Zhao Gang surveys his nearly empty virtual world, and finds it to be good. Zhao is head of the tech team that built HiPiHi—China's answer to Second Life. With the virtual world's basic landscape complete, one of Zhao's jobs these days is to wander HiPiHi, schooling roughly 10,000 ethnic Chinese from the mainland, Hong Kong, Taiwan and Singapore who have been specially invited into the test phase to help work out the kinks. The "residents," as they're called, roam, swim and fly around the new world. Zhao approaches two avatars for a chat. Face to face with the virtual world's Master Builder, they have an urgent question: "Can you tell us how to change our clothes?"
Thus begins the education of China's 137 million (and counting) Netizens into the ways of 3-D virtual worlds. With a launch planned for the end of the year, HiPiHi appears to be on track to becoming the first homegrown Chinese competitor to Second Life, the virtual world that's all the rage in the United States. HiPiHi's 38-year-old CEO and founder, Xu Hui, has ambitious goals: he plans to sign up 100,000 users in the first three months. Then he wants to branch out through partnerships with U.S., Japanese and other foreign firms to establish discrete virtual "continents." Ultimately, he sees a handful of virtual worlds, including HiPiHi and Second Life, linked up in one vast universe. "We're on the same road to a dream—virtual worlds are just beginning," says Xu.
Grand talk, to be sure. But the road to Xu's utopia is likely to be bumpy. Part of Second Life's appeal has been its vibrant political debate (witness the heated on-line activity during the French presidential campaign, and numerous anti-Bush placards). By contrast, HiPiHi will have to toe Beijing's authoritarian line, which forbids excessive anti-government criticism, public support for Taiwanese or Tibetan independence and any mention of the banned Falun Gong religious group. To enforce those limits, China has one of the world's most sophisticated Internet-monitoring systems, and enlists tens of thousands of snoops to stamp out "incorrect" speech. HiPiHi will be subject to all the same prying eyes, as well as strict government rules on smut. "There will need to be some HiPiHi nannies—it can't permit a lot of the things that Second Life permits," says David Wolf, CEO of Wolf Group Asia, a Beijing-based consultancy. "It will be Second Life with Chinese characteristics."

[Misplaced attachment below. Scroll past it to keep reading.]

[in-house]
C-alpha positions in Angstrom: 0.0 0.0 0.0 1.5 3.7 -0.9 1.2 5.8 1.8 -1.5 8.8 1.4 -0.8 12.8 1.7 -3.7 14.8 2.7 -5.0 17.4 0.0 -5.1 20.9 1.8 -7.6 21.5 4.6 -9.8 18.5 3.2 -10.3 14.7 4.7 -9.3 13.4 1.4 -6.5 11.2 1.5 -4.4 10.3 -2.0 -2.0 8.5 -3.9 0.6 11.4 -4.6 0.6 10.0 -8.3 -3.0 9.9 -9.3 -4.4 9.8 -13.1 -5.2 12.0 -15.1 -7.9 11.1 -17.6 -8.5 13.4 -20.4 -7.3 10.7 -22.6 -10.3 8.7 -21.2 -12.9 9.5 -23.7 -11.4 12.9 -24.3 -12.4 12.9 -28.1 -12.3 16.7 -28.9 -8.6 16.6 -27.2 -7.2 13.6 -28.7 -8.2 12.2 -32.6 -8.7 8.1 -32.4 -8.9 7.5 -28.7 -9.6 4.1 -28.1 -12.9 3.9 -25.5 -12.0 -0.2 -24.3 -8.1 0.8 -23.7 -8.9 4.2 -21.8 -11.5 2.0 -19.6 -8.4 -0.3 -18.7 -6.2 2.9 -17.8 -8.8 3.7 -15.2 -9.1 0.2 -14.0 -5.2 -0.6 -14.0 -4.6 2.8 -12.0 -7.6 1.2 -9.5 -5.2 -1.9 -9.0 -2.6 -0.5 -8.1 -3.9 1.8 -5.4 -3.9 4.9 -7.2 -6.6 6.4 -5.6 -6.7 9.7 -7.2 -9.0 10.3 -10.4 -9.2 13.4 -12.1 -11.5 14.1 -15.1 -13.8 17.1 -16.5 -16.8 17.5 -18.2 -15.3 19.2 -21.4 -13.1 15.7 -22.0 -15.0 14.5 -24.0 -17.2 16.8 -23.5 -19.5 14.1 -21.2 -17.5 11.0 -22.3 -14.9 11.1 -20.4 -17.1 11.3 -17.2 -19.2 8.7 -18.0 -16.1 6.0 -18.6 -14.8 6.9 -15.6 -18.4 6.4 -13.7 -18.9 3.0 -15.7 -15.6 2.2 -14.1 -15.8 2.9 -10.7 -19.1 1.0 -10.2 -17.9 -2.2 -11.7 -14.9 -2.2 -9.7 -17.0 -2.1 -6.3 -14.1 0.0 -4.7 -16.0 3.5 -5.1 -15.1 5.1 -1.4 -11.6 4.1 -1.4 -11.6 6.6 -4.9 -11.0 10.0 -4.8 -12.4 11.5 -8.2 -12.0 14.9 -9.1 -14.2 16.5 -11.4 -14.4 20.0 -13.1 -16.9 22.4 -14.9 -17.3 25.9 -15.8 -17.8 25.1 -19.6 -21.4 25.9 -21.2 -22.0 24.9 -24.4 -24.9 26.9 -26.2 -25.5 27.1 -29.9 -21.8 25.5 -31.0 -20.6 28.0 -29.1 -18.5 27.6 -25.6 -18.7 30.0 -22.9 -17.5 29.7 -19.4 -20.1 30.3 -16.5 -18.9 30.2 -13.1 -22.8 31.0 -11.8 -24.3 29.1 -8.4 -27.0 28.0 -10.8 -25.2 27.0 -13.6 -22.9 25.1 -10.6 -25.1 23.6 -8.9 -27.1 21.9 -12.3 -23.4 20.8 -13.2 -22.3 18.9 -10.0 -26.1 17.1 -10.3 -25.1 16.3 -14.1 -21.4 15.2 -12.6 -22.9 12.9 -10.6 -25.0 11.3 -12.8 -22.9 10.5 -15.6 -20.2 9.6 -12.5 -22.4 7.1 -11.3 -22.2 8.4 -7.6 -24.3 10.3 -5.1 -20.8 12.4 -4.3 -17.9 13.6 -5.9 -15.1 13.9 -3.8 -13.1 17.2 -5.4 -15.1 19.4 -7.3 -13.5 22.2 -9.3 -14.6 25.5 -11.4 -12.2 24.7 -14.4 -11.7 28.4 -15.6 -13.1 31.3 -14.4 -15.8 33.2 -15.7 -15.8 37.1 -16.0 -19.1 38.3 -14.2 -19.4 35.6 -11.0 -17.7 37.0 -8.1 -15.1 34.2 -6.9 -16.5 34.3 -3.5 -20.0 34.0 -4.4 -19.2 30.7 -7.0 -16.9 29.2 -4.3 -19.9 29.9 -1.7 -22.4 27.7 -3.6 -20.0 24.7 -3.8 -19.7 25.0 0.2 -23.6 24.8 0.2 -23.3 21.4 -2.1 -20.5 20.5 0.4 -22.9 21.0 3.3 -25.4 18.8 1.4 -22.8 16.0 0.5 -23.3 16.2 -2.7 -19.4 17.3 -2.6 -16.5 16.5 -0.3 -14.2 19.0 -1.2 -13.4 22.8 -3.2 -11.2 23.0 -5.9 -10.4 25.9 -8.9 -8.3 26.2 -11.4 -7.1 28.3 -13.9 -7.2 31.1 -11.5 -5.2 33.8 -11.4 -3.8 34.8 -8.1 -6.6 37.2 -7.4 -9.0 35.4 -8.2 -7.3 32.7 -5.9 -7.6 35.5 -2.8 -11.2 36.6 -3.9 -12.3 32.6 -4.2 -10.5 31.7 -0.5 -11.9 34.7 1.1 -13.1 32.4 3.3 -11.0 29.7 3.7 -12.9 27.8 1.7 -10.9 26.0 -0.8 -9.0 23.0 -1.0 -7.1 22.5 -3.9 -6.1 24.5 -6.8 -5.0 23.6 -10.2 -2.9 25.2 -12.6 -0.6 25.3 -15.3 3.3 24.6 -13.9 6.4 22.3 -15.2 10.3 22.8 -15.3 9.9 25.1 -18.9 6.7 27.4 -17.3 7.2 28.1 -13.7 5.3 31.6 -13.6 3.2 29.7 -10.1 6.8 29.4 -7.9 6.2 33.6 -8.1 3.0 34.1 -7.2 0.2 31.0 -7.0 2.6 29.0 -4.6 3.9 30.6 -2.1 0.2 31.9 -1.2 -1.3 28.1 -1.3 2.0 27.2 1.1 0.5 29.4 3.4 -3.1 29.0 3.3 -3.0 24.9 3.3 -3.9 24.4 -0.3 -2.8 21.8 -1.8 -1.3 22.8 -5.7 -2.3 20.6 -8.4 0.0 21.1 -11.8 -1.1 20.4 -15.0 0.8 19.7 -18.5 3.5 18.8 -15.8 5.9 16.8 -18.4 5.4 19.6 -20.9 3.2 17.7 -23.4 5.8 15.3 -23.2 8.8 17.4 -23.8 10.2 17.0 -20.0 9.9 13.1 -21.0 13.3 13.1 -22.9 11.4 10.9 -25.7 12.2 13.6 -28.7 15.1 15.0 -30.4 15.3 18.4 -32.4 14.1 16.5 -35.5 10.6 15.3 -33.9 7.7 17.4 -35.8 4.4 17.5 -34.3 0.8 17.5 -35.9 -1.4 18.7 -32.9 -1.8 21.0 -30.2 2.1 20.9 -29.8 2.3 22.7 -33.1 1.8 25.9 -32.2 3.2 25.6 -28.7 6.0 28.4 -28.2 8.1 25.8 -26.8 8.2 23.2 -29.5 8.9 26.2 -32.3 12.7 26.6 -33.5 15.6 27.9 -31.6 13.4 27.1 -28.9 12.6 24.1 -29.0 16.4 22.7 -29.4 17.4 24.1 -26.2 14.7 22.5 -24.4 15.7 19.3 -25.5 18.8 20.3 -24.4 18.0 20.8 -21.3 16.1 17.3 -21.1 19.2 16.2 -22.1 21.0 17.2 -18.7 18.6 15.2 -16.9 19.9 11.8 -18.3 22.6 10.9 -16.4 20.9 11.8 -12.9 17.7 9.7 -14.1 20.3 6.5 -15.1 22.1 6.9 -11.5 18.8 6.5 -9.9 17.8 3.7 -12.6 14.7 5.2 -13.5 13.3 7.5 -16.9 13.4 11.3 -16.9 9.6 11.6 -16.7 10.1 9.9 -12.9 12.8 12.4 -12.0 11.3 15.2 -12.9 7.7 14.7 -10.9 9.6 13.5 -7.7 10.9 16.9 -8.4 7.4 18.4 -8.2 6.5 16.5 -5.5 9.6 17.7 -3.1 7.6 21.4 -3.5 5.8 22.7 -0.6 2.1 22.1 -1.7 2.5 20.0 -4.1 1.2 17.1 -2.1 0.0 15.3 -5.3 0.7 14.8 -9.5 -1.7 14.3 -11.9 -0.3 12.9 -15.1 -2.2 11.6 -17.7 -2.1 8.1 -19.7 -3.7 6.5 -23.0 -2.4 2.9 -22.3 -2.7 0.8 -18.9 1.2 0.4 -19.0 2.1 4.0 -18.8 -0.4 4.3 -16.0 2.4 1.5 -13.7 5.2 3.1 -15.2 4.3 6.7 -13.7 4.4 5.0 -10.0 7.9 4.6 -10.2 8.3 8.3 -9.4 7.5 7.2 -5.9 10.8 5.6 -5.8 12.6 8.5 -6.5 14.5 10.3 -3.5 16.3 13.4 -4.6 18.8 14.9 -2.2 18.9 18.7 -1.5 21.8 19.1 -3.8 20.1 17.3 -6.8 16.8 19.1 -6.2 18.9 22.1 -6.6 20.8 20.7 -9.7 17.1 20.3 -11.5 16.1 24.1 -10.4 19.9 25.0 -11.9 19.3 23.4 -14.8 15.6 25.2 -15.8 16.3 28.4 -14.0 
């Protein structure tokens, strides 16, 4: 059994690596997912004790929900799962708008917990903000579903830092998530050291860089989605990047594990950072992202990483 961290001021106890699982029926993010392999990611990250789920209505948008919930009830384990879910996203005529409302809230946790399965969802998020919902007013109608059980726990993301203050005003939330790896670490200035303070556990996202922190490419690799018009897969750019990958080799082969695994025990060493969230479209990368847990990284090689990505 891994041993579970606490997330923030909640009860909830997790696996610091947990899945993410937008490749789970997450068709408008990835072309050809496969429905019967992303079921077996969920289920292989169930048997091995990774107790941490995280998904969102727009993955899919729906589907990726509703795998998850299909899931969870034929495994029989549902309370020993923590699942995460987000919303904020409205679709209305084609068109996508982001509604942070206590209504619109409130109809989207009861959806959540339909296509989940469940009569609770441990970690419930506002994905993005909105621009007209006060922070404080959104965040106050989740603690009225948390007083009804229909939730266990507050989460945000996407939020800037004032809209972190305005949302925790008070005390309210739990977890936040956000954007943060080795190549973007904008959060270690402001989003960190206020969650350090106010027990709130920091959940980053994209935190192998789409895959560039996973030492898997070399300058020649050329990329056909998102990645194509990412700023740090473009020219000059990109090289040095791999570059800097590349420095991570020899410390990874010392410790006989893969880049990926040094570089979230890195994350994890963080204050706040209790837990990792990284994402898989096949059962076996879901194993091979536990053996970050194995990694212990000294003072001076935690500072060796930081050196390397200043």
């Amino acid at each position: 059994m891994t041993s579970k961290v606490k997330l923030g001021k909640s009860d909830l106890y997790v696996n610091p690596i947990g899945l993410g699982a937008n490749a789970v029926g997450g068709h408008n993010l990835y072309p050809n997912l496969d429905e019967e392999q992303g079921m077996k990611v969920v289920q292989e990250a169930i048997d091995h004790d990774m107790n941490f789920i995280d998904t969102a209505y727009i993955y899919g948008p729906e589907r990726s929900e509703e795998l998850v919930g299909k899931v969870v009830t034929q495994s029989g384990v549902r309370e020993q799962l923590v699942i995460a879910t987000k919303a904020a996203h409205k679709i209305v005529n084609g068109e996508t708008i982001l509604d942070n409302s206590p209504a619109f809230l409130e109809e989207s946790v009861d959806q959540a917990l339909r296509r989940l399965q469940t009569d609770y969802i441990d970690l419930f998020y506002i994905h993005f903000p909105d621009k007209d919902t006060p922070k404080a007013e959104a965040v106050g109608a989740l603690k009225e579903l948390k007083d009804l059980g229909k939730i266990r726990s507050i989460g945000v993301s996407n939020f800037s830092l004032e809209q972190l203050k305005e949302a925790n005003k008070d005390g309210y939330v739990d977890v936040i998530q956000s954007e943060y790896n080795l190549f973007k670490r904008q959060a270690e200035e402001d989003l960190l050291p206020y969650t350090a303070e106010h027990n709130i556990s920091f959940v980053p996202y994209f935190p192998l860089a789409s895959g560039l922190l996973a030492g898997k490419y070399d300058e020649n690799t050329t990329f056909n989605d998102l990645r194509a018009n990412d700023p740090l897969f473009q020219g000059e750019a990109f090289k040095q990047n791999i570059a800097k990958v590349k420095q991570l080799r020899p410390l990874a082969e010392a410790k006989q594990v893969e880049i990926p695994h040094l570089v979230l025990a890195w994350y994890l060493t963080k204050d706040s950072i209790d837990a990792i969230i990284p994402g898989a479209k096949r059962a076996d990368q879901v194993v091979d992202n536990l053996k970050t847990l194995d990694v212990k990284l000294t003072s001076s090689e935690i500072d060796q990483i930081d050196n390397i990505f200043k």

What's more, any virtual commerce that arises in HiPiHi will be subject to Beijing's unpredictable and at times heavy-handed policymaking. HiPiHi hopes to introduce virtual currency like Second Life's Linden dollars so residents can buy and sell virtual goods. But it's unclear whether Beijing will allow that. Earlier this year the government cracked down on the abuse of QQ coins, a virtual currency that's part of Chinese Internet giant Tencent's popular online services. Speculators were trading QQ coins for real Chinese renminbi, gamblers were using them to skirt government restrictions and sex-chat workers were reportedly accepting the coins as payment. Early this year the government stepped in, banning the trade of virtual currency for real money and warning Tencent and others to crack down on abuse. "The dispute demonstrated that the Chinese government can't ignore its control of currency systems in virtual worlds," says Han Jingkui, a Qingdao-based Internet analyst.
HiPiHi will also face technological and demographic challenges. Outside major cities like Beijing and Shanghai, most users still log on at Internet cafés that don't have the cutting-edge computers needed for a satisfying virtual-world experience. And Chinese users—mostly young males used to action-packed games like World of Warcraft—may not take to HiPiHi's do-it-yourself world. "The virtual-life model hasn't been tested in China yet, and it will be a challenge for operators to get a large number of users in the beginning," says Liu Bin, a Beijing-based analyst with tech and Internet consultancy BDA. "I think this is a major problem."
A wholesome virtual world, on the other hand, might appeal to Chinese women and parents. Ironically, China's rigid controls on Internet content could actually help differentiate HiPiHi in the global market as a kinder, more family-friendly version of Second Life. It has other strong suits. Xu is a successful, well-connected businessman who was rated one of China's top 10 Internet entrepreneurs by the Chinese media in 1999. He's assembled a crack, 60-strong team of virtual engineers, political economists and marketers, and claims to have attracted interest from top-tier players in Japan and the United States. (Xu won't say who.)
The firm is winning points for its sharp special effects and building tools, which are more user-friendly than those in Second Life. "HiPiHi has decided that your average 'Zhou' in China would probably have issues with Second Life's interface, and is looking to better it," says Wolf.
Much depends on what type of user HiPiHi attracts. Netizens looking for raunchy sex will be disappointed—HiPiHi's avatars can't even strip nude. But Xu says there's still a chance for romance; indeed, it's already blossoming. One resident, "Wen Xi," the avatar of a woman from Hangzhou, apparently has several love interests—and she's built a hip, bamboo-lined virtual bungalow for entertaining pals. She's just the type of creative resident Xu and his investors hope will populate HiPiHi—but pioneers like her are scarce. Xu and Zhao have built a world. Now they can only wait to see if the Chinese will come.